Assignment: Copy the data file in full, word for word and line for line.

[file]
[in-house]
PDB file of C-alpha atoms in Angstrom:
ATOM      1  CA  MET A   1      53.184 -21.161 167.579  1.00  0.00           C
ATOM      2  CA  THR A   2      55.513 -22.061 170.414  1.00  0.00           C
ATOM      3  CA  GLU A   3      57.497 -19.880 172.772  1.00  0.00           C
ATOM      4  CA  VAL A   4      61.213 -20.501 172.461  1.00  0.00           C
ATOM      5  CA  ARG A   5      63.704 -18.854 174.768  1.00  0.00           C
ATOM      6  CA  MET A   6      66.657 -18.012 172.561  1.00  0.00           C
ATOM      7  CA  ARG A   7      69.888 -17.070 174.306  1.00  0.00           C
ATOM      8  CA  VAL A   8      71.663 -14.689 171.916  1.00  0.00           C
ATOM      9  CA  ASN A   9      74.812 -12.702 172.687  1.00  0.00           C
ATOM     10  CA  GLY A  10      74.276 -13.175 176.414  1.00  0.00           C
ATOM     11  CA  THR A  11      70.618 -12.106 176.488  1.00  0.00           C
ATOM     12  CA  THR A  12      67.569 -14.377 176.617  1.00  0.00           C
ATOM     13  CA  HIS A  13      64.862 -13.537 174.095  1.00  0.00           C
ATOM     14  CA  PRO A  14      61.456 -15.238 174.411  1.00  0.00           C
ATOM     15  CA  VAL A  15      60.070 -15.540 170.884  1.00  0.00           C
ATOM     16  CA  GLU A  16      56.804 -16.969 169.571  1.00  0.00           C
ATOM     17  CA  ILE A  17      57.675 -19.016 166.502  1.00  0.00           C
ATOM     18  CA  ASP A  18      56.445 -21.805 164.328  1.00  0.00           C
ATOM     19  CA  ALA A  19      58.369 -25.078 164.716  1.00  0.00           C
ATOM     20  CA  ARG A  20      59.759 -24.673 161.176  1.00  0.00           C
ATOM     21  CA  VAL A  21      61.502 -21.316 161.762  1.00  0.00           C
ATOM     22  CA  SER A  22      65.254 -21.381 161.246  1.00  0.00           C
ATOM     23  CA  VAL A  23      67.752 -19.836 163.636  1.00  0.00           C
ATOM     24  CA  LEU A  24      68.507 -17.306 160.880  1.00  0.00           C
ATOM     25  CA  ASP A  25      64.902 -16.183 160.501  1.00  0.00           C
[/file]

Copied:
[in-house]
PDB file of C-alpha atoms in Angstrom:
ATOM      1  CA  MET A   1      53.184 -21.161 167.579  1.00  0.00           C
ATOM      2  CA  THR A   2      55.513 -22.061 170.414  1.00  0.00           C
ATOM      3  CA  GLU A   3      57.497 -19.880 172.772  1.00  0.00           C
ATOM      4  CA  VAL A   4      61.213 -20.501 172.461  1.00  0.00           C
ATOM      5  CA  ARG A   5      63.704 -18.854 174.768  1.00  0.00           C
ATOM      6  CA  MET A   6      66.657 -18.012 172.561  1.00  0.00           C
ATOM      7  CA  ARG A   7      69.888 -17.070 174.306  1.00  0.00           C
ATOM      8  CA  VAL A   8      71.663 -14.689 171.916  1.00  0.00           C
ATOM      9  CA  ASN A   9      74.812 -12.702 172.687  1.00  0.00           C
ATOM     10  CA  GLY A  10      74.276 -13.175 176.414  1.00  0.00           C
ATOM     11  CA  THR A  11      70.618 -12.106 176.488  1.00  0.00           C
ATOM     12  CA  THR A  12      67.569 -14.377 176.617  1.00  0.00           C
ATOM     13  CA  HIS A  13      64.862 -13.537 174.095  1.00  0.00           C
ATOM     14  CA  PRO A  14      61.456 -15.238 174.411  1.00  0.00           C
ATOM     15  CA  VAL A  15      60.070 -15.540 170.884  1.00  0.00           C
ATOM     16  CA  GLU A  16      56.804 -16.969 169.571  1.00  0.00           C
ATOM     17  CA  ILE A  17      57.675 -19.016 166.502  1.00  0.00           C
ATOM     18  CA  ASP A  18      56.445 -21.805 164.328  1.00  0.00           C
ATOM     19  CA  ALA A  19      58.369 -25.078 164.716  1.00  0.00           C
ATOM     20  CA  ARG A  20      59.759 -24.673 161.176  1.00  0.00           C
ATOM     21  CA  VAL A  21      61.502 -21.316 161.762  1.00  0.00           C
ATOM     22  CA  SER A  22      65.254 -21.381 161.246  1.00  0.00           C
ATOM     23  CA  VAL A  23      67.752 -19.836 163.636  1.00  0.00           C
ATOM     24  CA  LEU A  24      68.507 -17.306 160.880  1.00  0.00           C
ATOM     25  CA  ASP A  25      64.902 -16.183 160.501  1.00  0.00           C